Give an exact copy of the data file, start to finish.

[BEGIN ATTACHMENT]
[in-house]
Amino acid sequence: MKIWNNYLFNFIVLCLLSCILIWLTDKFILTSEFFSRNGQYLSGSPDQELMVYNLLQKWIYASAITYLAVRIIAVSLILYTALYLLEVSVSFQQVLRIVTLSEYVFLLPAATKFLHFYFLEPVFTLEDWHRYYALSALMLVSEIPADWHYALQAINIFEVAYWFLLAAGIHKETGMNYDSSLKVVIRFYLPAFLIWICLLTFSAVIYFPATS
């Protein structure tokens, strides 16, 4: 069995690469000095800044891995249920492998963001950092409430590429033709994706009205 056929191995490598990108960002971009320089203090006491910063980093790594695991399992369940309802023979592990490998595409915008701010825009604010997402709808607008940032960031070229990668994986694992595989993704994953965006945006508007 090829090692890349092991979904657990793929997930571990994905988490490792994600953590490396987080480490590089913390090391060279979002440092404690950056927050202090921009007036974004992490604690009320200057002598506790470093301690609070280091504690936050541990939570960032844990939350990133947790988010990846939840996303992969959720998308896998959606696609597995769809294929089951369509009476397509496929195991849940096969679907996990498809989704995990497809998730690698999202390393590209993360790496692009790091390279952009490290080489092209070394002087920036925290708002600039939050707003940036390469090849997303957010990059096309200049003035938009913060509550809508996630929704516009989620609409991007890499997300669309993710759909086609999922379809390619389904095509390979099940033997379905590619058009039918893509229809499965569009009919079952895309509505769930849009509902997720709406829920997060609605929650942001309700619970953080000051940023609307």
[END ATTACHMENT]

[in-house]
Amino acid sequence: MKIWNNYLFNFIVLCLLSCILIWLTDKFILTSEFFSRNGQYLSGSPDQELMVYNLLQKWIYASAITYLAVRIIAVSLILYTALYLLEVSVSFQQVLRIVTLSEYVFLLPAATKFLHFYFLEPVFTLEDWHRYYALSALMLVSEIPADWHYALQAINIFEVAYWFLLAAGIHKETGMNYDSSLKVVIRFYLPAFLIWICLLTFSAVIYFPATS
């Protein structure tokens, strides 16, 4: 069995690469000095800044891995249920492998963001950092409430590429033709994706009205 056929191995490598990108960002971009320089203090006491910063980093790594695991399992369940309802023979592990490998595409915008701010825009604010997402709808607008940032960031070229990668994986694992595989993704994953965006945006508007 090829090692890349092991979904657990793929997930571990994905988490490792994600953590490396987080480490590089913390090391060279979002440092404690950056927050202090921009007036974004992490604690009320200057002598506790470093301690609070280091504690936050541990939570960032844990939350990133947790988010990846939840996303992969959720998308896998959606696609597995769809294929089951369509009476397509496929195991849940096969679907996990498809989704995990497809998730690698999202390393590209993360790496692009790091390279952009490290080489092209070394002087920036925290708002600039939050707003940036390469090849997303957010990059096309200049003035938009913060509550809508996630929704516009989620609409991007890499997300669309993710759909086609999922379809390619389904095509390979099940033997379905590619058009039918893509229809499965569009009919079952895309509505769930849009509902997720709406829920997060609605929650942001309700619970953080000051940023609307």